Monday, 17 April 2023
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Markets

•  On Friday, (US) bond markets continued building on the post-payrolls trading paradigm that guided trading for most of last week. US import and export prices printed weaker than expected. January retail sales (headline -1.0%, control group -0.3% M/M) were mixed, at best. Even so, a shy uptick of Treasuries/downside test in yields immediately after the data release triggered renewed selling interest. More or less at the same time, Fed’s Waller indicated that recent developments warrant further tightening. Later, the consumer confidence report from the University of Michigan also supported a more hawkish positioning. Both current conditions and expectations printed stronger than expected. Inflation expectations 1-year ahead even jumped to a ‘shocking’ 4.6% from 3.6%. The market reaction to the Michigan data was modest. Even so, at the end of the day US yields gained between 13.6 bps (2-y) and 4.75 bps (30-y). The 2-y yield ‘easily’ surpassed the 4.0% barrier (close 4.10%). The 10-y closed just north of the 3.50% barrier. Market now again see an 80% chance of a Fed rate hike at the May 3 meeting. German yields followed the US ‘at a distance’ adding between 10.2 (2-y) and 4.5 bps (30-y) as several ECB governors last week suggested that at a 3.75% peak policy rate is probably necessary to clamp down inflation. US equities closed in red (S&P 500 -0.21%) but off the intraday lows. The rebound in US yields finally also caused USD shorters to take some chips off the table going into the weekend. DXY rebounded from an intraday low near 100.80 to close at 101.58. EUR/USD failed to extend gains beyond the 1.1033 previous YTD top to close at 1.0994. Sterling underperformed the dollar and the euro with EUR/GBP extending its bottoming process (close 0.8855).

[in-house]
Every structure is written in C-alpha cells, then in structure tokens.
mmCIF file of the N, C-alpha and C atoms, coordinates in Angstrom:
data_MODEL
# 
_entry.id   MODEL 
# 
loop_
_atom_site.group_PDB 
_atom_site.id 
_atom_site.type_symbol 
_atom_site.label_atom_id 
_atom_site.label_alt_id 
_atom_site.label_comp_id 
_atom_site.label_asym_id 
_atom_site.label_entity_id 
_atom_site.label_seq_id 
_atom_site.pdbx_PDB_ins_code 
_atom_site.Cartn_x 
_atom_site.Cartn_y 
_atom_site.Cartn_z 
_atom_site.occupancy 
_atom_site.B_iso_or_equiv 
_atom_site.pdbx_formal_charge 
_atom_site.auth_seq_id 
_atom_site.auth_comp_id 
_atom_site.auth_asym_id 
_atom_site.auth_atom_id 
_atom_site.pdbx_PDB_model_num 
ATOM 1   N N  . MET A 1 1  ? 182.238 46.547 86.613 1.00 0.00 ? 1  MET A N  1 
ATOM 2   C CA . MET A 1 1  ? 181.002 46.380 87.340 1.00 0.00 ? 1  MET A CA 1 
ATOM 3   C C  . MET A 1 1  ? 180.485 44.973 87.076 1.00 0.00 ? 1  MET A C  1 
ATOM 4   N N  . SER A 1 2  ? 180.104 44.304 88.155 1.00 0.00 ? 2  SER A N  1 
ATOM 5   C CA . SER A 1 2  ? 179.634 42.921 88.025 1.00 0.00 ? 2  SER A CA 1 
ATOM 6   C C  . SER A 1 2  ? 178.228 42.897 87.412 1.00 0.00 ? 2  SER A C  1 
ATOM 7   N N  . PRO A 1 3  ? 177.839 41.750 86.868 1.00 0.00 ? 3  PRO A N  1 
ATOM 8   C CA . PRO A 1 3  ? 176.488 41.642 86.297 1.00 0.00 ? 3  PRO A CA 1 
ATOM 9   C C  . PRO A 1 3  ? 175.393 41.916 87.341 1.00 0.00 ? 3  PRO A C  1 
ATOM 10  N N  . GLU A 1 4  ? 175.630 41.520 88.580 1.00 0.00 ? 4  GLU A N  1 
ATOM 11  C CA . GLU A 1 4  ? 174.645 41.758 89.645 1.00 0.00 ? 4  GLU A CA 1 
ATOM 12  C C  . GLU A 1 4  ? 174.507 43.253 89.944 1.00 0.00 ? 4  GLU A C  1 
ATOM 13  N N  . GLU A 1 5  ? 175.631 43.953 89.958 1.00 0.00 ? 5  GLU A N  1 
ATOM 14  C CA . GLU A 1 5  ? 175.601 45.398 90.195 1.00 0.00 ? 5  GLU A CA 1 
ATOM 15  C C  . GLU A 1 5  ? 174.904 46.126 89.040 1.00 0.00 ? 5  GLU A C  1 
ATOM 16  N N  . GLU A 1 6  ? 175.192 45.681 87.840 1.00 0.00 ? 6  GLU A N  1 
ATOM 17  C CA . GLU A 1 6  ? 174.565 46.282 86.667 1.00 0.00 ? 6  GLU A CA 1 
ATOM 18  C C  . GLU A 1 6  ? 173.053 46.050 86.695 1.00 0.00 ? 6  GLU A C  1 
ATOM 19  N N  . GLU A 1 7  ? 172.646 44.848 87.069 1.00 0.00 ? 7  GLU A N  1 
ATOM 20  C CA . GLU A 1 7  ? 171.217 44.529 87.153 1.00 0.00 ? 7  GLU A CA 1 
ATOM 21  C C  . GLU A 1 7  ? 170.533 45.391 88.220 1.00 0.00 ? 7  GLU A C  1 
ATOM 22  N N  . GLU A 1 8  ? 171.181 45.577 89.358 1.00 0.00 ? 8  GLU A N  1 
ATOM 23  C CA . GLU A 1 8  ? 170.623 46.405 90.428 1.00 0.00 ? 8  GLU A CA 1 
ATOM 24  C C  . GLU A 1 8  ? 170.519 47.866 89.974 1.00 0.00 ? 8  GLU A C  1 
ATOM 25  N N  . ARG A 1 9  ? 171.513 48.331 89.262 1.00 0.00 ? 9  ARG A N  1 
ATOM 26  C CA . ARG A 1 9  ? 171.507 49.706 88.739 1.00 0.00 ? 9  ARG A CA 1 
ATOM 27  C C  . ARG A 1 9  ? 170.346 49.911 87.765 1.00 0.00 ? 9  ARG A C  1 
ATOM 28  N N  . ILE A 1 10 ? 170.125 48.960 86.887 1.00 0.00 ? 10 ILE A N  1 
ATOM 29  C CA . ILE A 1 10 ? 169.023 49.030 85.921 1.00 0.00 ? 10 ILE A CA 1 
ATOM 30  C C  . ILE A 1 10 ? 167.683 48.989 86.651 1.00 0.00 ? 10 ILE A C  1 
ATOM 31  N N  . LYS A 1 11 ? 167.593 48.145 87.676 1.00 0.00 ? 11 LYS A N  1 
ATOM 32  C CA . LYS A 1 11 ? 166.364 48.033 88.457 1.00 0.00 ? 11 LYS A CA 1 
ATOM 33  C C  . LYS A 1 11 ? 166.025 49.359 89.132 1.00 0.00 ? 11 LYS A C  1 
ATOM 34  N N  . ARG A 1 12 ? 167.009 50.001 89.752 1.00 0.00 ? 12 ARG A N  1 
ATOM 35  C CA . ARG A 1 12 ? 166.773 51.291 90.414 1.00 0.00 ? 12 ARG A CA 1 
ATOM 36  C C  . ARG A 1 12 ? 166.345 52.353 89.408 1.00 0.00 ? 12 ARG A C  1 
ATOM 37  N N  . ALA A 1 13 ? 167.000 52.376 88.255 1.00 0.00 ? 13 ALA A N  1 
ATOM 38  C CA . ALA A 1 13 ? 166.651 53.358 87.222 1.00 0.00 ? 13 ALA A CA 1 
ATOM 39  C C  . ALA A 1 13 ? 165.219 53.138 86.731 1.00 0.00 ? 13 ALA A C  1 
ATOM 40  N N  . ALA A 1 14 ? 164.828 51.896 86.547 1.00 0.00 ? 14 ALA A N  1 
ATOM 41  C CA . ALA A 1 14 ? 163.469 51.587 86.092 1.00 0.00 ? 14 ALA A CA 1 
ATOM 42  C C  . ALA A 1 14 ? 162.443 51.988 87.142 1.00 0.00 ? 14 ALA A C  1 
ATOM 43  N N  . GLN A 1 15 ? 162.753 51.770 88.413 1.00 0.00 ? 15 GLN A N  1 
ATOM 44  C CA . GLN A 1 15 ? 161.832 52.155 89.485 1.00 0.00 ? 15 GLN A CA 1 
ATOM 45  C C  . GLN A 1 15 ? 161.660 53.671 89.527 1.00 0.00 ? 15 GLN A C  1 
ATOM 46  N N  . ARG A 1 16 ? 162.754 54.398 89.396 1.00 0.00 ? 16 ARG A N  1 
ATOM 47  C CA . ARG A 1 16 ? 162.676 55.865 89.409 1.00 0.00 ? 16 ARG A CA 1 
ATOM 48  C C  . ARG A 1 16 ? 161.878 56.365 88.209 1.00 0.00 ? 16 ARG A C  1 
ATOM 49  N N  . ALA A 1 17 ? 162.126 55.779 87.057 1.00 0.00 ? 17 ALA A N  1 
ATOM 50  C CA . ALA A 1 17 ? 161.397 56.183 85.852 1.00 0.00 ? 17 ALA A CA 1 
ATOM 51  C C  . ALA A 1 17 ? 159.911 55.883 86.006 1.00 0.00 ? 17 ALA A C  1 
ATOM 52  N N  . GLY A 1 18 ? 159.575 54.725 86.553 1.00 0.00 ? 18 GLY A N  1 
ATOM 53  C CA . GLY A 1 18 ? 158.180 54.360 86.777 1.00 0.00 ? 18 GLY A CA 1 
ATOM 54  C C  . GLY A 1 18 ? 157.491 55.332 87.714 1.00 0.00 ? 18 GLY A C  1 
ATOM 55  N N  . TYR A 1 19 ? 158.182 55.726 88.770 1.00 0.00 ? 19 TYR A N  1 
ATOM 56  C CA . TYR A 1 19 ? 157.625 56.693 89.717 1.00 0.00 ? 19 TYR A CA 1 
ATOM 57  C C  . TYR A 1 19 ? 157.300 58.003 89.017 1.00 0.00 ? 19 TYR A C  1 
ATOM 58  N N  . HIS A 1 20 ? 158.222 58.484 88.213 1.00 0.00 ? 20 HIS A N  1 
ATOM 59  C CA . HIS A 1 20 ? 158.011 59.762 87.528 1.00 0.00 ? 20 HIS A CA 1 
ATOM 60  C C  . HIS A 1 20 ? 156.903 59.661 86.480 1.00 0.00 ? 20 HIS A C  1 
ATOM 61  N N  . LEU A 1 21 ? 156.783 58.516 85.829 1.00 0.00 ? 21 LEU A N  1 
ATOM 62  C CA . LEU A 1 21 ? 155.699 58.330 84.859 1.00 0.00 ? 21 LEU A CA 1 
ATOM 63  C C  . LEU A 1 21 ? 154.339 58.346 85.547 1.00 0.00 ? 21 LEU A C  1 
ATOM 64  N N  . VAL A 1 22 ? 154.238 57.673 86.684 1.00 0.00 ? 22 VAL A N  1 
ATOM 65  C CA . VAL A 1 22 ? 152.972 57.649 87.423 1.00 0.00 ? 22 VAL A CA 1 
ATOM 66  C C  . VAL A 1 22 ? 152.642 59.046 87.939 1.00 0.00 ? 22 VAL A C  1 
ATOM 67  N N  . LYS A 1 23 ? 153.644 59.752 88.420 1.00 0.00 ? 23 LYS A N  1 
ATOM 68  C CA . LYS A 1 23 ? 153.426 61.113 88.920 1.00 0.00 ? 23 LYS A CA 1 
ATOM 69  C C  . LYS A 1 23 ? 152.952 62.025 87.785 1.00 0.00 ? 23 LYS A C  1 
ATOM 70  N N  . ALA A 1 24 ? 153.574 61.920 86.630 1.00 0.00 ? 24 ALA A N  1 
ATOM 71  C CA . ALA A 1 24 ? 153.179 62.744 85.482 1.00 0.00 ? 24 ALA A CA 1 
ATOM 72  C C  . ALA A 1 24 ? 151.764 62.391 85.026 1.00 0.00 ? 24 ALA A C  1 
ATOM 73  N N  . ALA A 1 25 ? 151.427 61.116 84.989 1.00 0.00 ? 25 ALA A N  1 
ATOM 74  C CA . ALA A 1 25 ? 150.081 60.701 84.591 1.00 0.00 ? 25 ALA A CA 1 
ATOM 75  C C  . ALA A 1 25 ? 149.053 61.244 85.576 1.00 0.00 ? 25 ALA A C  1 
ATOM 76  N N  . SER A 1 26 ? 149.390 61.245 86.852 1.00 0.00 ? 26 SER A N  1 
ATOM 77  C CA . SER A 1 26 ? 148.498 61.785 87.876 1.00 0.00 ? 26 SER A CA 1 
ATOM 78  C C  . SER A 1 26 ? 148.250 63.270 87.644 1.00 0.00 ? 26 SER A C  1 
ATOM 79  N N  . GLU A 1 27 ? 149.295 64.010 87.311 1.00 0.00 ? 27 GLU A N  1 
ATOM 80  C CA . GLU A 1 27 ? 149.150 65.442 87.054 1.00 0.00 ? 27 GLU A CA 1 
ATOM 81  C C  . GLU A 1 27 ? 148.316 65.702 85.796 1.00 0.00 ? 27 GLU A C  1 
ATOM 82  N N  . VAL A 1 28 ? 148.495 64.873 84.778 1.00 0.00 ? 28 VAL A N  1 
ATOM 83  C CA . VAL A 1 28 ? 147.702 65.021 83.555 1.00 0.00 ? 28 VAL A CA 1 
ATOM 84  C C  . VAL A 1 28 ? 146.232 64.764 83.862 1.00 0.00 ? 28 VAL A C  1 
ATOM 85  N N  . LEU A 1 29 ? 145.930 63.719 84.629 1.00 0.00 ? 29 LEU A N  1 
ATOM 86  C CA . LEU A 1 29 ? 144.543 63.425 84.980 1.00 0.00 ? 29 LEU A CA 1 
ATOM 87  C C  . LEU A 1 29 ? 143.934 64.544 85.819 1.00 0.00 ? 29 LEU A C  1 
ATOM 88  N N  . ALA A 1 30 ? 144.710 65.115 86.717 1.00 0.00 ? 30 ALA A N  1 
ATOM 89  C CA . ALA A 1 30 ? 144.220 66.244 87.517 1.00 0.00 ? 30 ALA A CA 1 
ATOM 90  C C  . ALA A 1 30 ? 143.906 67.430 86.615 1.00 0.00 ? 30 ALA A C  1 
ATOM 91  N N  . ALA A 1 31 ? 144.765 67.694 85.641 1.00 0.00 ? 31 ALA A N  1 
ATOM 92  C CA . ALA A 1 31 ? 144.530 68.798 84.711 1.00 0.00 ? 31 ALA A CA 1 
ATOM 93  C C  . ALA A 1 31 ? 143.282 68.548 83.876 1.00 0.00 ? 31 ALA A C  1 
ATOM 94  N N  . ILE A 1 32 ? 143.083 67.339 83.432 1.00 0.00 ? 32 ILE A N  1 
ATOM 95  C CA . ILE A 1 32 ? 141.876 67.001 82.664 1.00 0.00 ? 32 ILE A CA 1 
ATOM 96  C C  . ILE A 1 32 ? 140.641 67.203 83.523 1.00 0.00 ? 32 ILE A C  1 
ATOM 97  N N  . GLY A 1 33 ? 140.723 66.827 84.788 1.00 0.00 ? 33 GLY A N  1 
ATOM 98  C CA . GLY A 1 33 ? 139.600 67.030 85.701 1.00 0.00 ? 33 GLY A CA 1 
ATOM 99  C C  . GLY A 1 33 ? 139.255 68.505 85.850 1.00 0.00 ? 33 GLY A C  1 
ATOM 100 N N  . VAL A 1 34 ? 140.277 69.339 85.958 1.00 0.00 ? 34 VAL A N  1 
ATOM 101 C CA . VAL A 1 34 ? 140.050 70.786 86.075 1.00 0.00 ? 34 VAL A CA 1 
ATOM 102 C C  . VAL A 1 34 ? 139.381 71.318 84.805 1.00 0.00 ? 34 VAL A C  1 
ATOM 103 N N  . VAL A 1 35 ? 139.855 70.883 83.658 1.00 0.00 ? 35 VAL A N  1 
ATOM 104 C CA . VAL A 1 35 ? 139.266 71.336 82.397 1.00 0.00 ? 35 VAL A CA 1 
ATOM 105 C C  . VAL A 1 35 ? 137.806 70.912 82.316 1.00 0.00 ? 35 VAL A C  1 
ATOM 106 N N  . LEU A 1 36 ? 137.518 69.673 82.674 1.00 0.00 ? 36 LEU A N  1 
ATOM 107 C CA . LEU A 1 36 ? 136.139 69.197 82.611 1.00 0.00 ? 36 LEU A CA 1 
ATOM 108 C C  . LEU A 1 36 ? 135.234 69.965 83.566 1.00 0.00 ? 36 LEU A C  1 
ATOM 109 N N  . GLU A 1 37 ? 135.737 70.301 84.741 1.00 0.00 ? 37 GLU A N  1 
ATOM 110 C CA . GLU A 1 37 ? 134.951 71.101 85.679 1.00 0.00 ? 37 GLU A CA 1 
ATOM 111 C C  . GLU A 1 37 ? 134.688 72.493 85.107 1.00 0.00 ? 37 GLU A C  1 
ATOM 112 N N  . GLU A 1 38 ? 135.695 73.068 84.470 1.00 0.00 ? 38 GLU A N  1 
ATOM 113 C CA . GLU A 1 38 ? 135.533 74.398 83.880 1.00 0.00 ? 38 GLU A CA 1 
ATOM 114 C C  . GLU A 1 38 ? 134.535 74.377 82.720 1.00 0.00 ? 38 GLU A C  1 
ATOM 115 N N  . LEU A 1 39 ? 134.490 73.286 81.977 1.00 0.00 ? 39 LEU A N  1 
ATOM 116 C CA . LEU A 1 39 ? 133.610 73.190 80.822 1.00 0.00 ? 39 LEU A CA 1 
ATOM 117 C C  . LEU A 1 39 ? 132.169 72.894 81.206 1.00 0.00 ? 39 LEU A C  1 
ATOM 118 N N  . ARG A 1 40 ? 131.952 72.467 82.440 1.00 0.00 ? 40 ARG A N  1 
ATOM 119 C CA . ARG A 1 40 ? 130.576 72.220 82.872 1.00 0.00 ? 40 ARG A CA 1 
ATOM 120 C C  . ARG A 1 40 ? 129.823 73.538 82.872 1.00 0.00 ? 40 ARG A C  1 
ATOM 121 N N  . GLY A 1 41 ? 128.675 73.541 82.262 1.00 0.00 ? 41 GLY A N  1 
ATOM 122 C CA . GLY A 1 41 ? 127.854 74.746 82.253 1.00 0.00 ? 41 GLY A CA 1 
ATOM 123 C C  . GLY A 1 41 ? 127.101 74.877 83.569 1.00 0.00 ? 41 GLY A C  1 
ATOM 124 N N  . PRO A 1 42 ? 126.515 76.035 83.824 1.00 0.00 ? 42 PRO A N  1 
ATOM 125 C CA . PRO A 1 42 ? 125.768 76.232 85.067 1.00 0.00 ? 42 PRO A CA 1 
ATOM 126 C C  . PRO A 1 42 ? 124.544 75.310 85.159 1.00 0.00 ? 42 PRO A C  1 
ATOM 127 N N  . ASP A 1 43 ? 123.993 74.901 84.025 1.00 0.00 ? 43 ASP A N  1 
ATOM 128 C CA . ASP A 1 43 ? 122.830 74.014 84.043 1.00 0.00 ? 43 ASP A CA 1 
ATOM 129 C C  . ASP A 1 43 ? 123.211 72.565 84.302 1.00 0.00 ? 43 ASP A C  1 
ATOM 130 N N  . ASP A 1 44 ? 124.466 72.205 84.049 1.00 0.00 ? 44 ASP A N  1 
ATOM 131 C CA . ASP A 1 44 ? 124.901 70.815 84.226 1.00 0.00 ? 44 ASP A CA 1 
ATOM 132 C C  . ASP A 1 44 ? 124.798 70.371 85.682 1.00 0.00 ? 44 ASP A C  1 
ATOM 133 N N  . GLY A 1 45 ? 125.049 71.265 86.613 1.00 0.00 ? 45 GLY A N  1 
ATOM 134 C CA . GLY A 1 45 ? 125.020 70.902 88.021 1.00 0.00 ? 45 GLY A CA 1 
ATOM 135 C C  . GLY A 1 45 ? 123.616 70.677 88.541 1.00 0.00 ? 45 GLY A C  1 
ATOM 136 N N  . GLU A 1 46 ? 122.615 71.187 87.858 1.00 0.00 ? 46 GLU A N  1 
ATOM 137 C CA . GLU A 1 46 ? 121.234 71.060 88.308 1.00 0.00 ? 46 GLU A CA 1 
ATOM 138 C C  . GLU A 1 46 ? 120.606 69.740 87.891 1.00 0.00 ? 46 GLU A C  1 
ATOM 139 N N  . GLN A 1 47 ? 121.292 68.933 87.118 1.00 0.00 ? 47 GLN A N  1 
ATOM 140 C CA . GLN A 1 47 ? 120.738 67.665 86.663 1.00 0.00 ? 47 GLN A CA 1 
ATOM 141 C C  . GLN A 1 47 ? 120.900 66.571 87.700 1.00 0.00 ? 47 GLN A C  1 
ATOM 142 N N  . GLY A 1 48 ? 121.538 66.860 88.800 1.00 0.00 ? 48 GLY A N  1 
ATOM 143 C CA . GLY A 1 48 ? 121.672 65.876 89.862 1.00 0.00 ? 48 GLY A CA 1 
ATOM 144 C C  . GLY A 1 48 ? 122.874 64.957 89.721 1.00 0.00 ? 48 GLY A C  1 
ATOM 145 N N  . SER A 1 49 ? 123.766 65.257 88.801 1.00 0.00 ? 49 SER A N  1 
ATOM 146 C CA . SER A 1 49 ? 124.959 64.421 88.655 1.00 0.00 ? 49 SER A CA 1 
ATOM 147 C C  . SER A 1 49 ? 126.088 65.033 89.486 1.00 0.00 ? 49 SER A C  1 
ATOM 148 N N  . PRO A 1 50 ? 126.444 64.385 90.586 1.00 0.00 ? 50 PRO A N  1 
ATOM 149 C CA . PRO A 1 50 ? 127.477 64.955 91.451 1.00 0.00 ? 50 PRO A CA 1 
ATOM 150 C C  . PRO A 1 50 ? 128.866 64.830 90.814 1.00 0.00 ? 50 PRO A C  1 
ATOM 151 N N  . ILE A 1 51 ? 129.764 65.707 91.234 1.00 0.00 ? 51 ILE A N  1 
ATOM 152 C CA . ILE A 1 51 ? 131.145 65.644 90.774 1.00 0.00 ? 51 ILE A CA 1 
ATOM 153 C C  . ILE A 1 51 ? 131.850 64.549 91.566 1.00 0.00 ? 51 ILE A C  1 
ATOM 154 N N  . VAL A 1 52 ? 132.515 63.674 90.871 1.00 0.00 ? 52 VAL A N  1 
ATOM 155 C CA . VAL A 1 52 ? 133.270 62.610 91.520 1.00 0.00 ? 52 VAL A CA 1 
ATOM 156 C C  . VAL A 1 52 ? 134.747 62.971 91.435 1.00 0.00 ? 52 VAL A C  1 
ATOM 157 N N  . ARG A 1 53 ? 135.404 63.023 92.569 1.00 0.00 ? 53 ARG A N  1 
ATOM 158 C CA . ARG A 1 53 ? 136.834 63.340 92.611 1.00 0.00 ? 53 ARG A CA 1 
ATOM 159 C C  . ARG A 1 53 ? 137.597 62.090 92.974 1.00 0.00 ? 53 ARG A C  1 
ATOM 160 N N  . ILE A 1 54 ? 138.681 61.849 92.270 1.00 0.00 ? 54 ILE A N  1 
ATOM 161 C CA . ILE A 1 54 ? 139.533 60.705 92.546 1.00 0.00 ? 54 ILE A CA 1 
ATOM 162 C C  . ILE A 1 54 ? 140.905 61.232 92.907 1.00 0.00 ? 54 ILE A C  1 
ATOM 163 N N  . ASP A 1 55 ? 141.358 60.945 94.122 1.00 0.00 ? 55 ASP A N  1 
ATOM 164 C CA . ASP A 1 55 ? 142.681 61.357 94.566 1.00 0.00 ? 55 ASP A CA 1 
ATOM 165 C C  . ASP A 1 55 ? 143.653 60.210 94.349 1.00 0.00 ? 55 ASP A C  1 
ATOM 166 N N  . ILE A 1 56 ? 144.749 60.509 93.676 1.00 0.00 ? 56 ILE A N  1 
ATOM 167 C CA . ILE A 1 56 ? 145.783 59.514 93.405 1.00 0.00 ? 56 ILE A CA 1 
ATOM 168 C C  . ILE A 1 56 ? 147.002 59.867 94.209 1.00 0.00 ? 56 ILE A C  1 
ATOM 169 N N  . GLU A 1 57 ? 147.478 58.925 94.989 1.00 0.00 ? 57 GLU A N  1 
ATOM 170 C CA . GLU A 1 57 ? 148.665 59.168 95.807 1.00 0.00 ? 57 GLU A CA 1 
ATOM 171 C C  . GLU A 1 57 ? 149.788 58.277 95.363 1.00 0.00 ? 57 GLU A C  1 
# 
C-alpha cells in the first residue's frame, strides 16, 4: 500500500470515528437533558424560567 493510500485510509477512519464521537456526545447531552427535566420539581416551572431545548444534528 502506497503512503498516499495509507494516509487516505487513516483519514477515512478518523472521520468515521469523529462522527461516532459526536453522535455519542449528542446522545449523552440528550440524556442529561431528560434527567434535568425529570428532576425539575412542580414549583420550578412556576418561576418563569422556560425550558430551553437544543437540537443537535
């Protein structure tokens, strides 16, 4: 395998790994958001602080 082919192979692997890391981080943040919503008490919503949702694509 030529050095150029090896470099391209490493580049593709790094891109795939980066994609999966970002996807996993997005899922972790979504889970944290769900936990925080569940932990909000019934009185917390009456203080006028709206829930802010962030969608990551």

•  This morning Asian markets show no clear directional trend. Today, the calendar is thin with only the US Empire manufacturing survey and NAHB housing index as data series worth mentioning and this will also be the case for most of this week. Friday’s PMI’s are the most high profile data series. China will publish Q1 GDP data tomorrow. ECB and Fed members will be able to give ‘final’ guidance in the run-up to the early May policy meetings. Investors will keep a close eye at the first corporate earnings/guidance. After last week’s rebound in yields, markets now are positioned more neutral compared to pre-payrolls. 4.17/25% & 3.64% is first (tough?) resistance respectively for the US 2 & 10-y yield. If the rally in (US) yields slows, the dollar might have difficulties to stage a sustained comeback. EUR/USD 1.1185 (March 2022 top) is next topside reference on the charts. EUR/USD 1.0831 remains first important support. UK markets will receive an in extenso data update this week (labour data Tuesday, inflation Wednesday, retail sales Friday) as markets ponder whether the BoE should take a pause in its hiking cycle early May. 

News Headlines